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UK work visa made simple


Ever since Brexit, that is, the withdrawal of the United Kingdom from the European Union(EU), there has been a significant change in the migration system and policies of the UK. In recent times, getting a job in the country now depends greatly on the type of job one is searching for.

As an expat, there is a need to be authorised to work in the different parts of the United Kingdom as the UK has a point-based immigration system designed to favour skilled immigrants.

You will usually need a job offer and a UK work visa as an immigrant to be employed into the country’s work system.


The United Kingdom is known for its productive job market, has the best universities and its capital, London, is among the leading commercial, industrial and financial centres.

Though the cost of living in the UK is relatively high, it scores well overall on the OECD better life index. The average salary in the UK according to jobted is  £29,600 per year (or £1,950 per month). There is also a  minimum wage, and you can apply for social security should you become unemployed.

The UK  has now introduced the points-based immigration that is designed to admit limited numbers of skilled workers. Under this system, you can apply for a visa if you score a minimum number of points which are based on a lot of criteria ranging from the salary, your proficiency level in the use of English language, skill level of the job, educational qualifications, an offer of work from an approved sponsor, job type and so on.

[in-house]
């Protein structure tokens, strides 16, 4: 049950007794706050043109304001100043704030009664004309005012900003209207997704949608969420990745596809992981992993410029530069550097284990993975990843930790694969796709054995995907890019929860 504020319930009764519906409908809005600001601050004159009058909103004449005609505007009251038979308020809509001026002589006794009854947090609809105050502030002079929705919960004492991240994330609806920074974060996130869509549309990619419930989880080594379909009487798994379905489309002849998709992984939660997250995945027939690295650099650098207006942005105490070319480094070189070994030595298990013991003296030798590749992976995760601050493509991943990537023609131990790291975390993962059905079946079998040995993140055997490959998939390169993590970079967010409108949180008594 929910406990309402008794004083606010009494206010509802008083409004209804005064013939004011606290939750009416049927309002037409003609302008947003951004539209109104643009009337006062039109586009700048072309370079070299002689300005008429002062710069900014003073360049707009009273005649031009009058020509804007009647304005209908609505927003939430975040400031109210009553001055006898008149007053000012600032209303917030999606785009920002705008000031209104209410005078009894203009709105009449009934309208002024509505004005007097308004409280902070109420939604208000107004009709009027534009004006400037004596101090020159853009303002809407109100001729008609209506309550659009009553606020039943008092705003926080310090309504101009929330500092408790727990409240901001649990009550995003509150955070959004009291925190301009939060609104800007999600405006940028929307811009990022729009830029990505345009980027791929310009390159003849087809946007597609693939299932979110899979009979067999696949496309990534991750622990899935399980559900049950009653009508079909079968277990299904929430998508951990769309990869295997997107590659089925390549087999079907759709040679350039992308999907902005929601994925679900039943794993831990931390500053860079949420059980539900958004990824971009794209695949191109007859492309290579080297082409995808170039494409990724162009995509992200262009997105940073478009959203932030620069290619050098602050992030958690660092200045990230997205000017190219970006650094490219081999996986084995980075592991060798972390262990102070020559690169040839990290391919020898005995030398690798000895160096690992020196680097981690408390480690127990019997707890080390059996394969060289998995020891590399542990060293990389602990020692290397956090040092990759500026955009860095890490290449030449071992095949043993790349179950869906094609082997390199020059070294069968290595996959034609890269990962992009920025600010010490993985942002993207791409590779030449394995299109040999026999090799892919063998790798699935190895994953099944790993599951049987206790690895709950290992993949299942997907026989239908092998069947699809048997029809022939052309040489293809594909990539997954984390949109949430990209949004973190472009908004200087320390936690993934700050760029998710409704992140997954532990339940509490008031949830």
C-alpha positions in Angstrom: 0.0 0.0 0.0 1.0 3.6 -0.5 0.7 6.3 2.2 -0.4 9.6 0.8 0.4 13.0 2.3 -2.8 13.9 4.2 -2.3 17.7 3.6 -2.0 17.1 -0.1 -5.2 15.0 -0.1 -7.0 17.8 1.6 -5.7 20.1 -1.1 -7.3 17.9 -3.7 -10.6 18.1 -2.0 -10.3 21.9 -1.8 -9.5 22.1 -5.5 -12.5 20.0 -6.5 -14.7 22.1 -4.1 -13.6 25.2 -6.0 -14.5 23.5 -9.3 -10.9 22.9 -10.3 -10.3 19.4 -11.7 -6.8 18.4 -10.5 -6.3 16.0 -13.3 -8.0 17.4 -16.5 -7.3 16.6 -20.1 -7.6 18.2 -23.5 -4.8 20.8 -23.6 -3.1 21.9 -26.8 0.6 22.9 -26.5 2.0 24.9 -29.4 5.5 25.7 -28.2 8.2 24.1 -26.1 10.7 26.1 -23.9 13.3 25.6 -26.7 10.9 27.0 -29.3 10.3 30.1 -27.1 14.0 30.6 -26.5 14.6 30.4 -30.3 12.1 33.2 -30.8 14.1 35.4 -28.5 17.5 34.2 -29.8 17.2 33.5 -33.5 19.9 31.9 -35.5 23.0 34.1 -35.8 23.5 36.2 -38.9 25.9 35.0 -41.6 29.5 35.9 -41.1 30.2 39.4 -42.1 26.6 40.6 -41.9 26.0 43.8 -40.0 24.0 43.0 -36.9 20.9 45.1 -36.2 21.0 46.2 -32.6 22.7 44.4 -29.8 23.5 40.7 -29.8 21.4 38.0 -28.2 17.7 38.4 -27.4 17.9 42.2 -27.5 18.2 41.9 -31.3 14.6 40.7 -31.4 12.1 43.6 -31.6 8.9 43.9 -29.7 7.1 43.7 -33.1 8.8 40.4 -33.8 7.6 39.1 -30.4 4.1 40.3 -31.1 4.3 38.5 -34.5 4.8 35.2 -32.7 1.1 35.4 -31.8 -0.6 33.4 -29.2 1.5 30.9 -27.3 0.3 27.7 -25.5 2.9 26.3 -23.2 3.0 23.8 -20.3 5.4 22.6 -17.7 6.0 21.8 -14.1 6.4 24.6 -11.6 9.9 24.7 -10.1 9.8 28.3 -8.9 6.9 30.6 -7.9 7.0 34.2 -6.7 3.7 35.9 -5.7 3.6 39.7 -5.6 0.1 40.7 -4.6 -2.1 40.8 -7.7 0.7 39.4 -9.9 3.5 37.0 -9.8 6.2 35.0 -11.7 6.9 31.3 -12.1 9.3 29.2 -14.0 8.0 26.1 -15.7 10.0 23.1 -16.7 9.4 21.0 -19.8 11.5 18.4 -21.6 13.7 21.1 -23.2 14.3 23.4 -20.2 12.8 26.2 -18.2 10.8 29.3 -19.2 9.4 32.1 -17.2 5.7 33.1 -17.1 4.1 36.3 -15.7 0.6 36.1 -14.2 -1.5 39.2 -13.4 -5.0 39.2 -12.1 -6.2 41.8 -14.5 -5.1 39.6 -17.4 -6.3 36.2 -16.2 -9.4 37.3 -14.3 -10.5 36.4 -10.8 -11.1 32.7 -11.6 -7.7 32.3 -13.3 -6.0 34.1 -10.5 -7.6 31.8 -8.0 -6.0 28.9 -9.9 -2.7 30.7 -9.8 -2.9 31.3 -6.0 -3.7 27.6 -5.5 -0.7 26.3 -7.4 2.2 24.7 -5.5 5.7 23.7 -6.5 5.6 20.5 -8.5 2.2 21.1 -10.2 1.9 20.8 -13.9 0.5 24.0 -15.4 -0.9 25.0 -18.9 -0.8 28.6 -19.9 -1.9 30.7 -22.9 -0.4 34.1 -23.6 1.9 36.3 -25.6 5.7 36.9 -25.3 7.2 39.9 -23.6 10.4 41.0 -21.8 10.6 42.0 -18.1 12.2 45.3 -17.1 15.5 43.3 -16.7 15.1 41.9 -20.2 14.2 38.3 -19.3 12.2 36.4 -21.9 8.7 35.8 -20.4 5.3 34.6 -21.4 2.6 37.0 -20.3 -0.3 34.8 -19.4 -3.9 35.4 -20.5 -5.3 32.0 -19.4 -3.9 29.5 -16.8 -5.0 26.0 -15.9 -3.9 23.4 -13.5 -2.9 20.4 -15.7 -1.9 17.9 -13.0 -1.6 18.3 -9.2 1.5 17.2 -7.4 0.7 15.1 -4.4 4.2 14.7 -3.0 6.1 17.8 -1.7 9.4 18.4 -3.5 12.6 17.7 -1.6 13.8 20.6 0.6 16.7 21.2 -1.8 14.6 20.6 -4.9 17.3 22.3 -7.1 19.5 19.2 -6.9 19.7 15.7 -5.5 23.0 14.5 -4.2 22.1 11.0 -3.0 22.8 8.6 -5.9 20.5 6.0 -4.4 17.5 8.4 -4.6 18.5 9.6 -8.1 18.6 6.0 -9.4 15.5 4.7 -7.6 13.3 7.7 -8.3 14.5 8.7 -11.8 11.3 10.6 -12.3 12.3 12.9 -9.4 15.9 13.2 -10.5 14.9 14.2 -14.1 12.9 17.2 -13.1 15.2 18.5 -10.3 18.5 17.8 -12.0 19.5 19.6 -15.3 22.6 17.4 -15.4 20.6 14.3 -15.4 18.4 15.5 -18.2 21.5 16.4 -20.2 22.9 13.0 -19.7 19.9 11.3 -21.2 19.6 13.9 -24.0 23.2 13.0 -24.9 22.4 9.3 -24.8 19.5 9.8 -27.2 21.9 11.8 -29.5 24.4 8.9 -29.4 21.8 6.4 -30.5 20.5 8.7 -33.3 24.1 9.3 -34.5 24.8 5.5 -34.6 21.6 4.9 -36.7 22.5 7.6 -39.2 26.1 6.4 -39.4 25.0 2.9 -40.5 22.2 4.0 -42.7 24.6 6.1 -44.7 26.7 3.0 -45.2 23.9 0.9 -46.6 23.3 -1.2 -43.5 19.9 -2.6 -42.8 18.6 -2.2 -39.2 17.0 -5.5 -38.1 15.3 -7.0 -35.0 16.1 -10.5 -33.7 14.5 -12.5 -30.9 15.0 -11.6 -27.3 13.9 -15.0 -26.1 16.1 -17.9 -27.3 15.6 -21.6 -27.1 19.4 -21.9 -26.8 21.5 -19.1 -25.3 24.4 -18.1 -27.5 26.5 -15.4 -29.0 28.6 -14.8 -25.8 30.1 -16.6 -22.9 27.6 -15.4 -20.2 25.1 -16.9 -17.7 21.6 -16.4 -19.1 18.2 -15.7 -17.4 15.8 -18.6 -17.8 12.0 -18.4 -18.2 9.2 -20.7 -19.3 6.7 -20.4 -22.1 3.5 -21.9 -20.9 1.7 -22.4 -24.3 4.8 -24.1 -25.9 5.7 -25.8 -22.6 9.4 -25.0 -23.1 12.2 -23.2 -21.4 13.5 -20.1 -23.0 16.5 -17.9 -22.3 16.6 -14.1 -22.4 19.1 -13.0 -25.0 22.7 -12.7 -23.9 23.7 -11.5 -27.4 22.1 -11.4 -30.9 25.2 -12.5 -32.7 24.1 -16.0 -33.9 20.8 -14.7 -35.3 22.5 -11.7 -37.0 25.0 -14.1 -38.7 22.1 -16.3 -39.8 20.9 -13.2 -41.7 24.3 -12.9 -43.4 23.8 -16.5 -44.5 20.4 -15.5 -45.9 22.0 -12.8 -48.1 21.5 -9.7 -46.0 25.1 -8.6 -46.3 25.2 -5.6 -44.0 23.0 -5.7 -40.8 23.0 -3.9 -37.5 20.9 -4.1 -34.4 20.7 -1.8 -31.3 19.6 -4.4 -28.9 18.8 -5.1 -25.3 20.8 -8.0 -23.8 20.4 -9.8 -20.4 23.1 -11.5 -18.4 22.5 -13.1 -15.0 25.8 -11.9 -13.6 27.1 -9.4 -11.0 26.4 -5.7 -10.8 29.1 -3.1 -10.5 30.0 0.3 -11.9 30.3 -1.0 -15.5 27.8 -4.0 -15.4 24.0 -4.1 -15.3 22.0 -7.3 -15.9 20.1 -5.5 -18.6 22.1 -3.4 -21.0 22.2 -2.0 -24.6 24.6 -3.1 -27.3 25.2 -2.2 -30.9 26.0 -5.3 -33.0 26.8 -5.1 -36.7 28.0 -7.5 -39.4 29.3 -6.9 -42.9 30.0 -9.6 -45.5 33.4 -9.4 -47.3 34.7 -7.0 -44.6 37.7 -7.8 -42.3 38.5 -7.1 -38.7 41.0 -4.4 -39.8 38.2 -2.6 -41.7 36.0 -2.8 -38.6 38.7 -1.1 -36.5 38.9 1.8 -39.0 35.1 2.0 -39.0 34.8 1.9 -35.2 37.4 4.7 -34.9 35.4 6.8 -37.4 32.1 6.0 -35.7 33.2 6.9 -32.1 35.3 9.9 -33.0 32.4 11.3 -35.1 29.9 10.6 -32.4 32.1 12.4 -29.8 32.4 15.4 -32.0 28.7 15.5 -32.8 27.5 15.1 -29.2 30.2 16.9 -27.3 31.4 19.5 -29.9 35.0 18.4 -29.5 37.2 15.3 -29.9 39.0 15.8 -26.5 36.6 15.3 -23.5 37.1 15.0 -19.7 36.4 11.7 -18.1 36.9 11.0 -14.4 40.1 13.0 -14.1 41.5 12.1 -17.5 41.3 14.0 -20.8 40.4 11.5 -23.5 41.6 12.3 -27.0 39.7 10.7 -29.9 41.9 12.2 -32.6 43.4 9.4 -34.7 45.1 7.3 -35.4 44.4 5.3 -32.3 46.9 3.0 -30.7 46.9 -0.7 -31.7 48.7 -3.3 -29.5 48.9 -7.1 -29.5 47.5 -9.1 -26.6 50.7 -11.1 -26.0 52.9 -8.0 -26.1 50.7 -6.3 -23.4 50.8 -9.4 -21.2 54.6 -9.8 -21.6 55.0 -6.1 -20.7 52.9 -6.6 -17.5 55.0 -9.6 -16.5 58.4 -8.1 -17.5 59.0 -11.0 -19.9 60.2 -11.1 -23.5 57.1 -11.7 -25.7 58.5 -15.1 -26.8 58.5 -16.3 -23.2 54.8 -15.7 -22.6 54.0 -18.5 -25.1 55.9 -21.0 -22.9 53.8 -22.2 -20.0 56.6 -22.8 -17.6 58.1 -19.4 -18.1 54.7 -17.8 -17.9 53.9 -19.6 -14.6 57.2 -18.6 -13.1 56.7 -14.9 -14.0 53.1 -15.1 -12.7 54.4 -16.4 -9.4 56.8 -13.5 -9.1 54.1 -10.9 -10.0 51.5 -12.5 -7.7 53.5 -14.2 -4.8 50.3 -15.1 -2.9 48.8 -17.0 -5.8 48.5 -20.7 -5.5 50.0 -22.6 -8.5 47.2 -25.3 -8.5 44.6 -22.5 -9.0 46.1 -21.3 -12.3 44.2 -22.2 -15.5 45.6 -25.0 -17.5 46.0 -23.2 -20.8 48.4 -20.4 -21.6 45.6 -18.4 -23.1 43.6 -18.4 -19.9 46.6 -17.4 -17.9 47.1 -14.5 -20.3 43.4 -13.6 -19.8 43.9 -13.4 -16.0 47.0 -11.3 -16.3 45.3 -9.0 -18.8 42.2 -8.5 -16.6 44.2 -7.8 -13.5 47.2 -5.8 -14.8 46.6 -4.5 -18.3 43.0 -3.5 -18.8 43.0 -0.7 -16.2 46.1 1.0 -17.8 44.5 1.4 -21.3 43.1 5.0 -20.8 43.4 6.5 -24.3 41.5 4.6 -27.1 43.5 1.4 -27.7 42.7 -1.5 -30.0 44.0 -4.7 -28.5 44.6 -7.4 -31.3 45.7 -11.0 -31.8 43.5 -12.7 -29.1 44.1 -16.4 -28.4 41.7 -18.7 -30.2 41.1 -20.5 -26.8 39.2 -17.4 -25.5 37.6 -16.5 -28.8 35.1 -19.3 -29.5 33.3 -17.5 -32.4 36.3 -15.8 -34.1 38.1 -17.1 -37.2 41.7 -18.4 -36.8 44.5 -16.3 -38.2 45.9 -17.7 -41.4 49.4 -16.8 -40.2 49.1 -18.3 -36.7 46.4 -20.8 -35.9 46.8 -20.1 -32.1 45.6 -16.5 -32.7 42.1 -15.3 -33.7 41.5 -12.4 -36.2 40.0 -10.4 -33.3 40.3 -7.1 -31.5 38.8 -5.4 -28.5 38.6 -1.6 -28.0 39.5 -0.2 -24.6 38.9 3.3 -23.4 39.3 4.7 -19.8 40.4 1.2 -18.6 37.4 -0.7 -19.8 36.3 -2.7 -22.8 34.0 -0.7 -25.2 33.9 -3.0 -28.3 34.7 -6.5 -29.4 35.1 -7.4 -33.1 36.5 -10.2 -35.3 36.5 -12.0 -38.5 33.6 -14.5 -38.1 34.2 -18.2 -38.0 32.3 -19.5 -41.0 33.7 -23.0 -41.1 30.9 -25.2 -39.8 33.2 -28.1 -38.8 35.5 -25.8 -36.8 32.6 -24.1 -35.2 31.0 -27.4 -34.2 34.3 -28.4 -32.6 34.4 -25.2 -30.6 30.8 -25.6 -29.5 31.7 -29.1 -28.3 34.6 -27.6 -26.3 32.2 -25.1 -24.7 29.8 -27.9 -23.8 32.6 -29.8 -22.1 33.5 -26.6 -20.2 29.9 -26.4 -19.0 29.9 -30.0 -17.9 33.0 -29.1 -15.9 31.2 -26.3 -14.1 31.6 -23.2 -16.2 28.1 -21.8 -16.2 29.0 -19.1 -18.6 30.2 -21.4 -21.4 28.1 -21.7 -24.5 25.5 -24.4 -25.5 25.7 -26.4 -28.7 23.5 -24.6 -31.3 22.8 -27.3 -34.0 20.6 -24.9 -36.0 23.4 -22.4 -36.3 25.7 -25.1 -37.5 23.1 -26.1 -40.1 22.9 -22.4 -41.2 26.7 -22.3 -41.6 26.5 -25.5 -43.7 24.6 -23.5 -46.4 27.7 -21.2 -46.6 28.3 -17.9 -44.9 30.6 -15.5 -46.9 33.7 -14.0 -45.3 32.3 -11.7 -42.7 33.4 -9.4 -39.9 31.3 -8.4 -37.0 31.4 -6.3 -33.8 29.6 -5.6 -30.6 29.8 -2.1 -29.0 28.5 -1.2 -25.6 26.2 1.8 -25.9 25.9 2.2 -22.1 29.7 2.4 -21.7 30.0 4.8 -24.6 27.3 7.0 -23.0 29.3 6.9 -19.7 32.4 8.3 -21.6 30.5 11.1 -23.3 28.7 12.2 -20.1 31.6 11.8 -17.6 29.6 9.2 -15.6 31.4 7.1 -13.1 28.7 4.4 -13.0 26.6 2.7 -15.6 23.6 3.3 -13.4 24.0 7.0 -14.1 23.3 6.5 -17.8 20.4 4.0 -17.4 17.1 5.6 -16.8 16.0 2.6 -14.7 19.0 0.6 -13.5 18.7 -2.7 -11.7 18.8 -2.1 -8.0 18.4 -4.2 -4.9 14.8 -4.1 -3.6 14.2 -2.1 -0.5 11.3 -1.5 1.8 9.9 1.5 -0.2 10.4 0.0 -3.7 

The UK home office is the arm of government responsible for the issuing of all UK visas and immigration rules.


Immigrants from different countries need a work visa before coming to the UK to work. However, heads of state, military personnel, diplomats, Prime ministers, and top citizens of a state are exempted from the UK visa policy.

Also, citizens of the British Overseas Territories and the Commonwealth countries who qualify for the UK right of abode (ROA) don’t need a visa to enter and work in the UK.

There’s also a policy from the UK government stating that if you come to the UK on another visa such as a study visa, or a family visa, you might be eligible to work in the UK.


There are a lot of procedures that one needs to complete and conditions to meet to be able to work in the UK. One of the conditions is that you process the right kind of work visa as there are several types of work visas depending on skills and purposes.

The UK employment visas are categorised into four main groups. They are; Short-term work visas, Long term work visas and Entrepreneur/investor, and business start-up/talent visas. 

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Short-term Work Visa

The UK short-term work visa is a part of the Tier 5 Visa, which is part of the UK Points-Based System. It is also known as the temporary Work Visa which generally lasts around six months to a year.

Examples of Short-term work visas include;
  1. Charity Worker Visa: For those going for an unpaid charity program. A certificate of sponsorship from a licensed charity organisation or employer is required.
  2. Government Authorised Exchange visa: For those going to the UK for specific training, government language courses, research or a fellowship through an approved government authorised body.
  3. Religious Worker visa: For those going for a religious course such as preaching, establishing  churches etc